SCOTT EMERSON: Well you wouldn’t be out – Barnaby Joyce, you wouldn’t be the only one that got that wrong. There are a lot of people out there. Look, I thought that clearly the rules are in place and they should have been enforced. So I got that wrong, too. So not you’re, Robinson Crusoe on that one, Barnaby Joyce, but I guess the issue, particularly heading into a federal election. This is a terrible look for the Government. It just looks like it’s been a bit of a mess. It’s debacle, our eggs on our faces across newspapers, across the world.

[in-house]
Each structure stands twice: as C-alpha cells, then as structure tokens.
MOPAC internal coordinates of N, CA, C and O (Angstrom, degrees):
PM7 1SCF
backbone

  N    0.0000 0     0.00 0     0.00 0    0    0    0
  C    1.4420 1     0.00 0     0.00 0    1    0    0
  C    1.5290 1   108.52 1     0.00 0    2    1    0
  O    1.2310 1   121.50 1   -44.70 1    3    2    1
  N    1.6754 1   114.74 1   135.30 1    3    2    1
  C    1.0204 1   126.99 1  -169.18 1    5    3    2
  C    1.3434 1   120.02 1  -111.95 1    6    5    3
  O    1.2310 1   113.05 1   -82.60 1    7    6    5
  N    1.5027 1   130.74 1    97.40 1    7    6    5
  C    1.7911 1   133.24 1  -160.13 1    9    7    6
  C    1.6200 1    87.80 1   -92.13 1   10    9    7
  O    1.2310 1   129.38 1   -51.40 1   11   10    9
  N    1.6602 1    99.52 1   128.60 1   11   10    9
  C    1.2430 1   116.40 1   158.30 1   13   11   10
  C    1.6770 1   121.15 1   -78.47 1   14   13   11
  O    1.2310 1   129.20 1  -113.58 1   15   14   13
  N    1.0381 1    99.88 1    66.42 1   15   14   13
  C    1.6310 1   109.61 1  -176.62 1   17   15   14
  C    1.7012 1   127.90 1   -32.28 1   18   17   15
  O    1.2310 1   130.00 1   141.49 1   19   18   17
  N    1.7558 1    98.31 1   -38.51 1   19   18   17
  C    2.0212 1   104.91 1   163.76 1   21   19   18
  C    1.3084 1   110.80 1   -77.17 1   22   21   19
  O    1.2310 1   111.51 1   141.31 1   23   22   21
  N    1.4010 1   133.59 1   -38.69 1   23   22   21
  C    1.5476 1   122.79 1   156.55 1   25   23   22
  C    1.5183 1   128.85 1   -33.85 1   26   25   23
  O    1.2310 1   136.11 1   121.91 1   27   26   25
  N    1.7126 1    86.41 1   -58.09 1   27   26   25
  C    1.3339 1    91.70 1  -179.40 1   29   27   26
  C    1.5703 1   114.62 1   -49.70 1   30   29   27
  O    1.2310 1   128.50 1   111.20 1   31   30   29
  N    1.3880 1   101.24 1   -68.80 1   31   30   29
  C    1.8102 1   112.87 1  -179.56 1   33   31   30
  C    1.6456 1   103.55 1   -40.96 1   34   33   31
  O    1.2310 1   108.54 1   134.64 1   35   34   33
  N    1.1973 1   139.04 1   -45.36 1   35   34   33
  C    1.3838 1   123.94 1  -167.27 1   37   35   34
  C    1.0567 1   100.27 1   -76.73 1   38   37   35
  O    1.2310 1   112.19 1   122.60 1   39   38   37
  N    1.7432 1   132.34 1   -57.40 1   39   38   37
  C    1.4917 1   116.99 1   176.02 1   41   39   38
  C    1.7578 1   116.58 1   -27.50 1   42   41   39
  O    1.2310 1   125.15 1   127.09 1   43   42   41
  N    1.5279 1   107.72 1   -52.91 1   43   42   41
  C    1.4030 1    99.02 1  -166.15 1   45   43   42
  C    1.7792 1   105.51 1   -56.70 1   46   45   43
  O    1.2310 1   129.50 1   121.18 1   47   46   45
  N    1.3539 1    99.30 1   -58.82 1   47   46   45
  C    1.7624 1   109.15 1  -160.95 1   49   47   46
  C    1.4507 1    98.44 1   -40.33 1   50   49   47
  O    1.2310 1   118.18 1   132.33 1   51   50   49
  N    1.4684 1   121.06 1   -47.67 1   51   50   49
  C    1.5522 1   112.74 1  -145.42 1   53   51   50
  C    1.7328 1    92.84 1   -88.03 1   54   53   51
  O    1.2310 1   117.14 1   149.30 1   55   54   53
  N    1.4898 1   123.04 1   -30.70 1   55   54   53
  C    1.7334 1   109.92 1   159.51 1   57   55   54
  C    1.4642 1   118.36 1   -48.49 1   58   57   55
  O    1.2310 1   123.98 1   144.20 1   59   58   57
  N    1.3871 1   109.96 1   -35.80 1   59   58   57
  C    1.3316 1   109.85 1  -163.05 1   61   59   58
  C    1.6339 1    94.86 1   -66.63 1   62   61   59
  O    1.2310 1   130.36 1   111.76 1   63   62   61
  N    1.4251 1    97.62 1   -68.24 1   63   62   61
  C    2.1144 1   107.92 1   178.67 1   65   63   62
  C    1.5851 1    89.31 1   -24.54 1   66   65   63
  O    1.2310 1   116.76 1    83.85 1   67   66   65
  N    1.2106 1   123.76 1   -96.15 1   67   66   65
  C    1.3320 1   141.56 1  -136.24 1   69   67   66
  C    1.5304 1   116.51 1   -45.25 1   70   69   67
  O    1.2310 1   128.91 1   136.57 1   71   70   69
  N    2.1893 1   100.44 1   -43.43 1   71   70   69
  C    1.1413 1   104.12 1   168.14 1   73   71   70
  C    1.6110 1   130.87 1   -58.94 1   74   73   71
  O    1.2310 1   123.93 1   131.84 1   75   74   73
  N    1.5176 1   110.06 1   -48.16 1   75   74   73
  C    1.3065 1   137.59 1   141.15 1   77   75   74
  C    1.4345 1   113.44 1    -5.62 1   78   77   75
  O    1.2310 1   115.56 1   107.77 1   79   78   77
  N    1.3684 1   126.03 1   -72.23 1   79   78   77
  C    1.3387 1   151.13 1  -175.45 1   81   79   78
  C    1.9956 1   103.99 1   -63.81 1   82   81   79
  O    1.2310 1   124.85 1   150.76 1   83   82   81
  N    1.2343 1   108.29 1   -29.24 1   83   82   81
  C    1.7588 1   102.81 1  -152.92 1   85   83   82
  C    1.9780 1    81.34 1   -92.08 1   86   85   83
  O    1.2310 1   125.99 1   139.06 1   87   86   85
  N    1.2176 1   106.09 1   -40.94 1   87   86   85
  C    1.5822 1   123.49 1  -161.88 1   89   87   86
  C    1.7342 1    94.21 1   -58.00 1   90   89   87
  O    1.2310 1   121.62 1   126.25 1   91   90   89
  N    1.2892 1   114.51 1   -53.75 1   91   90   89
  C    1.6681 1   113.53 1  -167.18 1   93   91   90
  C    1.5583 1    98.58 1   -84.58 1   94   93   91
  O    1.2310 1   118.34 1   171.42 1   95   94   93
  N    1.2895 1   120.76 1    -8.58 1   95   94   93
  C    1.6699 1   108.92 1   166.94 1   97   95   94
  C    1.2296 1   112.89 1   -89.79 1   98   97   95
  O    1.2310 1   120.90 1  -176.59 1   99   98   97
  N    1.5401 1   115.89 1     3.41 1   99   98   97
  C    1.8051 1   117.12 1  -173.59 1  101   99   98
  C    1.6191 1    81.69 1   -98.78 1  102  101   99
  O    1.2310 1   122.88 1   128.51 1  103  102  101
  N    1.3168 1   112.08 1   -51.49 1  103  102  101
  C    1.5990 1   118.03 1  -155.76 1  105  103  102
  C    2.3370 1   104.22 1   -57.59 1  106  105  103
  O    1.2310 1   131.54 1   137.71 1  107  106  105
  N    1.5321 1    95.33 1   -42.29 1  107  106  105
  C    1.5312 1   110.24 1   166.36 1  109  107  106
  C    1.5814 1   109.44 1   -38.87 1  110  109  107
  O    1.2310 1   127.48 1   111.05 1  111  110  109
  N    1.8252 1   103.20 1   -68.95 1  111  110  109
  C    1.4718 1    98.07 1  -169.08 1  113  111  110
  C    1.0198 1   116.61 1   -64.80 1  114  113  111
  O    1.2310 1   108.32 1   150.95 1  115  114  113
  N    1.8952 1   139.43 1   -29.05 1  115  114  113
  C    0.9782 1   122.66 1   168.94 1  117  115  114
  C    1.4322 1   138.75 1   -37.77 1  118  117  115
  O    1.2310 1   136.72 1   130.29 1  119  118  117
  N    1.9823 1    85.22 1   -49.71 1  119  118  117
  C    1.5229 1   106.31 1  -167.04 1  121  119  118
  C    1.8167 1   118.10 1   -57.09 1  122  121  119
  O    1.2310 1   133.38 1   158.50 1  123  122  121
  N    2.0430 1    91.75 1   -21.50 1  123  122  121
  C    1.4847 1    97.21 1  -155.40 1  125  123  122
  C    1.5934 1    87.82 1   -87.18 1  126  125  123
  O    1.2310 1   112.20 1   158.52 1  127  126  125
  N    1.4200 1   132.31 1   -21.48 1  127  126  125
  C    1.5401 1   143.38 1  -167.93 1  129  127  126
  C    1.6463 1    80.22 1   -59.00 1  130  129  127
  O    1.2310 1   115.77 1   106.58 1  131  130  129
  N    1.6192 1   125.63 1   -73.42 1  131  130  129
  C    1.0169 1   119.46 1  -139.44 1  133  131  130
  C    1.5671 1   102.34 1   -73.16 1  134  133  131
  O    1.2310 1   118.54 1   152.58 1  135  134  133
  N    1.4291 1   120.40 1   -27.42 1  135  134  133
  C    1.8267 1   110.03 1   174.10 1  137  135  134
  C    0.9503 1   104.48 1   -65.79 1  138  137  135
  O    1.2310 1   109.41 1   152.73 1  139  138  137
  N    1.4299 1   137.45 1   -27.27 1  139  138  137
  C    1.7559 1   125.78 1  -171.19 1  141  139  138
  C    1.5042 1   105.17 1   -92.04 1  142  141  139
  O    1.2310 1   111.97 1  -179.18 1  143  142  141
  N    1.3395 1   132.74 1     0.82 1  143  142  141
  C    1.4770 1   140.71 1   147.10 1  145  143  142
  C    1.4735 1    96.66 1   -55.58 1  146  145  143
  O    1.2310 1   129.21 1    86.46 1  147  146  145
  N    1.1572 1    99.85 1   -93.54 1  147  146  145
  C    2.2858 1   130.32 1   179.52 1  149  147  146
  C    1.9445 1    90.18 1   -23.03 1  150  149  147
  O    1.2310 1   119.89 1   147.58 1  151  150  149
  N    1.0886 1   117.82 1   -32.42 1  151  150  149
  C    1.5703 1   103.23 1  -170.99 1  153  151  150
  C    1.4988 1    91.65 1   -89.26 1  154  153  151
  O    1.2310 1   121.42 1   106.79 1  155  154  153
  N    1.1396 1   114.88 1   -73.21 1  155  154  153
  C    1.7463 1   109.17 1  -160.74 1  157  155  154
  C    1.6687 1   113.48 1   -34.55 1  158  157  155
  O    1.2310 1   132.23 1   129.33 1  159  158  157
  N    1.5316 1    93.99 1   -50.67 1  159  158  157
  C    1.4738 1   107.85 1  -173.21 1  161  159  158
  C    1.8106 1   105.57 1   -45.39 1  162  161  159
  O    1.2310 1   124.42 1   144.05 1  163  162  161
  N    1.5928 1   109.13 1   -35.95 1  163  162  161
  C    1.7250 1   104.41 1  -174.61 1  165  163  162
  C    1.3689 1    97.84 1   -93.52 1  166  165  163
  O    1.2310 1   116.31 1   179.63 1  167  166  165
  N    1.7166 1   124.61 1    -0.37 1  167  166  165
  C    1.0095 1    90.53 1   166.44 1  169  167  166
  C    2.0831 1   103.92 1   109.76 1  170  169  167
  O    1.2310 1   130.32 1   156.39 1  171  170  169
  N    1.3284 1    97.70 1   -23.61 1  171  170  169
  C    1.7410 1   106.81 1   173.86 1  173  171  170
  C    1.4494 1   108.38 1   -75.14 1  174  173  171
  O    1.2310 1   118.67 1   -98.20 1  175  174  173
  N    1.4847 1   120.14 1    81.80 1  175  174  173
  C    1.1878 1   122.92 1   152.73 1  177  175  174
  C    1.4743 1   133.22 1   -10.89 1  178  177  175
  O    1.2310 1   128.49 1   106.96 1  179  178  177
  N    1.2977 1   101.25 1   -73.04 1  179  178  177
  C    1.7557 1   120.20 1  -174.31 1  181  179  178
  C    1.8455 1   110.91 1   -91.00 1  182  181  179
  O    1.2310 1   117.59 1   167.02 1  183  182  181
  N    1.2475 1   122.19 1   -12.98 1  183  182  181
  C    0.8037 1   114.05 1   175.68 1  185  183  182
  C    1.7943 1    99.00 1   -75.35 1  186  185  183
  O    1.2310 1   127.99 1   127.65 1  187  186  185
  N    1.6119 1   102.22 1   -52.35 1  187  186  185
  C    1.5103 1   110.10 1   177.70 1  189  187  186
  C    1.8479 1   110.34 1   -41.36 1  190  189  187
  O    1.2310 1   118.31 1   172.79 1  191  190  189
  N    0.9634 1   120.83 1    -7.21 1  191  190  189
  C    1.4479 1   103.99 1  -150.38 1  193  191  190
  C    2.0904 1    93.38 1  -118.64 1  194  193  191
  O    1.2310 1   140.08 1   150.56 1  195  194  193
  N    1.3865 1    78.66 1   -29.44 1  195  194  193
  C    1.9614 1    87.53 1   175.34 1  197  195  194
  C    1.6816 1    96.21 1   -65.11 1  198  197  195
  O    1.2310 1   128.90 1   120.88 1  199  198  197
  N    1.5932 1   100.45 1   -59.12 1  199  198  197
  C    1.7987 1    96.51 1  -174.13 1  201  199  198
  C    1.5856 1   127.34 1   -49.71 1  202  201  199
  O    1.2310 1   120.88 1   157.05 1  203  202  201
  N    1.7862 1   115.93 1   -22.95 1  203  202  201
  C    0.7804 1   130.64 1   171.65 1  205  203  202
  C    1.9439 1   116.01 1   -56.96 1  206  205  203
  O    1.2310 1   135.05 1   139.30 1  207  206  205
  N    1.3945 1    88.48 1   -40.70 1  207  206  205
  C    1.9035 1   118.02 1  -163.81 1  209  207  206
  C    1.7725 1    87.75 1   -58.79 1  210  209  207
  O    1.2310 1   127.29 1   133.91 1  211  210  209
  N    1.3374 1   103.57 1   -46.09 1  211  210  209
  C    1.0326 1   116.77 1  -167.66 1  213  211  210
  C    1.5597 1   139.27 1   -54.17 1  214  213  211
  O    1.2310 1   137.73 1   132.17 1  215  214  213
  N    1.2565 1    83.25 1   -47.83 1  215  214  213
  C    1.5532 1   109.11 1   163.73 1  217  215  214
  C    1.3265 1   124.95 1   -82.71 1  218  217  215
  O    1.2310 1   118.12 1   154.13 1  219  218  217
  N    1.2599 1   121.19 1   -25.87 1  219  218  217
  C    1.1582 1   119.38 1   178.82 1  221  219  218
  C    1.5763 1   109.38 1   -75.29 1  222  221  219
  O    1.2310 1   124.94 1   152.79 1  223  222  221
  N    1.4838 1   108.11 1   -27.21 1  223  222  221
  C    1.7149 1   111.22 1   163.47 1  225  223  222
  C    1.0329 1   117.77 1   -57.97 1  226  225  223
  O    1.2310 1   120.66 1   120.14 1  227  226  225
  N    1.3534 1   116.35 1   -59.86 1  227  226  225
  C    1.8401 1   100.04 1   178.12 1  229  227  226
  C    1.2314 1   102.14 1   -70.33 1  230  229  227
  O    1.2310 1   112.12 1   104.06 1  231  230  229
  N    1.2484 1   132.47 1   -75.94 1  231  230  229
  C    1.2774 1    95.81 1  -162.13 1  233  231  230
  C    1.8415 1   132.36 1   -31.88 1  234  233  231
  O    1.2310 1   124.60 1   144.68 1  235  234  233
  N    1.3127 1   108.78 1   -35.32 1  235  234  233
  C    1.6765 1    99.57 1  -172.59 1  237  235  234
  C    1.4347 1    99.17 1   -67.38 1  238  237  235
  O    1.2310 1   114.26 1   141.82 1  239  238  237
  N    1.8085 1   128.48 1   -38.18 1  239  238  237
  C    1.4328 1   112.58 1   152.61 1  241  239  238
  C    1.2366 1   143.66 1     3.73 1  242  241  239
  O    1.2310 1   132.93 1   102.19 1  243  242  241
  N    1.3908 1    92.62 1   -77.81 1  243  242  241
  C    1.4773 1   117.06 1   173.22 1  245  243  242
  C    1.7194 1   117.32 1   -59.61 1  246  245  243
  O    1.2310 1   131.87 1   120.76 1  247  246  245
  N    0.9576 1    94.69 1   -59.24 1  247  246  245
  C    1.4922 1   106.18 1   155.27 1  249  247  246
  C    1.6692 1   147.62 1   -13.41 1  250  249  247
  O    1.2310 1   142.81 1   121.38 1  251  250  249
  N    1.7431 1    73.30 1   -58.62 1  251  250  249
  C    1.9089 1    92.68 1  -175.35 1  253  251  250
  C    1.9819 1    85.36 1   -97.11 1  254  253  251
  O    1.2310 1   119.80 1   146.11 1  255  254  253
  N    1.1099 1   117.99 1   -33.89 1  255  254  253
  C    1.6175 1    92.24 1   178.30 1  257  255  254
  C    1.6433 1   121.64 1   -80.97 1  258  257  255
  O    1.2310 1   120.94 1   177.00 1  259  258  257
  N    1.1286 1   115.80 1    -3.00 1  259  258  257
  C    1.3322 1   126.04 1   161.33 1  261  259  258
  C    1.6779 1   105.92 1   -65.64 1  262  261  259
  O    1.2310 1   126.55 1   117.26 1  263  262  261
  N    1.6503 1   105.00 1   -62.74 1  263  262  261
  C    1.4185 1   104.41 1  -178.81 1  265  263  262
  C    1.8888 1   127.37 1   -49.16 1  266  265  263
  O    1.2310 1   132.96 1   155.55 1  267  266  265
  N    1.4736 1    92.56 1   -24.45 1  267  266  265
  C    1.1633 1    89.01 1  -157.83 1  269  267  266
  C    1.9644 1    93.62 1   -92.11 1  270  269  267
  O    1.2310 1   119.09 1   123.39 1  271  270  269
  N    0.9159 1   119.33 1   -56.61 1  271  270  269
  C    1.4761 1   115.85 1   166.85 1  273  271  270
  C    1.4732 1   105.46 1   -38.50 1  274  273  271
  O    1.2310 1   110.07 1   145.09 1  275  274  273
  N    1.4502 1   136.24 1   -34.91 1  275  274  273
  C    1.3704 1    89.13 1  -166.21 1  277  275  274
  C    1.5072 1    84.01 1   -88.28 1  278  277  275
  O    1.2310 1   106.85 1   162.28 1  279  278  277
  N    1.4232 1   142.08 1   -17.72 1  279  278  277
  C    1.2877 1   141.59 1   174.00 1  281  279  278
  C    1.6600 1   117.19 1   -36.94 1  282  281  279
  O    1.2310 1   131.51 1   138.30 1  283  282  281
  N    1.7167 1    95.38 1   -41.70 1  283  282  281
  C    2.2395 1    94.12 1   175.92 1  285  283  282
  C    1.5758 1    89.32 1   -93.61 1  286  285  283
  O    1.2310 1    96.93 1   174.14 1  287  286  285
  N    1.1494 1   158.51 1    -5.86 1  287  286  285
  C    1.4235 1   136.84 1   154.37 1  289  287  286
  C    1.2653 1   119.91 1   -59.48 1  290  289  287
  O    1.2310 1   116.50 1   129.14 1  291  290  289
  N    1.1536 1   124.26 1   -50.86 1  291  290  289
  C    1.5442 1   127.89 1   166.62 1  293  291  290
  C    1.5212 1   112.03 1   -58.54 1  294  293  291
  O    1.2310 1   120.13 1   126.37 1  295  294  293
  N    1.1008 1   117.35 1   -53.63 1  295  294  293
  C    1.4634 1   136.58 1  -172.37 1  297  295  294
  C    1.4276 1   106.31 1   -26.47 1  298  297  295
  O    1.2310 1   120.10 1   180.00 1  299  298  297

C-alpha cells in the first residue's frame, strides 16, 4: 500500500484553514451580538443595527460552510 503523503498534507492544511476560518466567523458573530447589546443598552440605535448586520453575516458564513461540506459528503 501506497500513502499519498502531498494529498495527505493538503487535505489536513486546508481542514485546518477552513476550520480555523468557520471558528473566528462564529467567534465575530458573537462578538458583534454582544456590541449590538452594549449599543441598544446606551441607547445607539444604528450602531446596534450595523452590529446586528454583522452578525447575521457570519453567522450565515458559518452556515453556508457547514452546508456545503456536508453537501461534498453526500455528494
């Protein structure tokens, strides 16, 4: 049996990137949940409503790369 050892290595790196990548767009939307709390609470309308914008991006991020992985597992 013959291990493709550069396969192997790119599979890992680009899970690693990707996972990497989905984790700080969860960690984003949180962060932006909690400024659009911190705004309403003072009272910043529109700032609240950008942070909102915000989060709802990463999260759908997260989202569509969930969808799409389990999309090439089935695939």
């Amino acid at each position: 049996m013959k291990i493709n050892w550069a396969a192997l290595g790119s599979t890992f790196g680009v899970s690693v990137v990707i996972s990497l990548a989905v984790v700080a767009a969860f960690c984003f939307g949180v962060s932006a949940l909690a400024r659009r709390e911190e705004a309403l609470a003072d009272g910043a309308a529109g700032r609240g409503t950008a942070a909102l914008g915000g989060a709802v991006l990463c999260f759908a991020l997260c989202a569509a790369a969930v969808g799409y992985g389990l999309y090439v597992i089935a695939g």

BARNABY JOYCE: What else can I say? I can say that he’s not double vaxxed. We have a system in Australia which have a separation of powers. You’ve got the judicial system, you’ve got a government system. One cannot tell the other one what to do and that’s how the separation of powers works. It works in a Western democracy. Thank God we’ve got one. With that separation of powers comes things that are the freedoms that we enjoy and love and also comes times where the court will have a different opinion to the one that other people have. That’s how it works. We can’t instruct the judiciary as to the way they should think and what they should do. They are mind unto themselves. The Minister still has the discretion if he so wishes to cancel Mr Djokovic’s visa and that is his decision and his decision alone, not my decision as the Deputy Prime Minister of Australia. I don’t think Mr Hawke will be taking calls from me as to what my views are on that and nor should he. He’s going to deliberate over the facts, make a decision, be cold and clinical about it. That’s how this game works. In the meantime, I’m going to be making sure that other issues that I can affect, such as why in the Labor Party policy when they have their so called 2050 target, are they taxing so many businesses in the seat of Flynn and Capricornia, but only one business in Sydney? They have to meet this target. 18 businesses – 18 businesses – in the seat of Flynn are going to be paying taxes to Canberra for them to redistribute as they wish, yet only one business in Sydney has to pay this tax, and 28 businesses in the state of Capricornia have to pay this tax, around Rocky and 18 businesses around Gladstone have to pay this tax, but only one business in Sydney. That sounds like Mr Albanese is sticking the slipper into central Queensland. That is something that is politics. That is my job. That’s the argument that I’m going to be prosecuting here at the moment.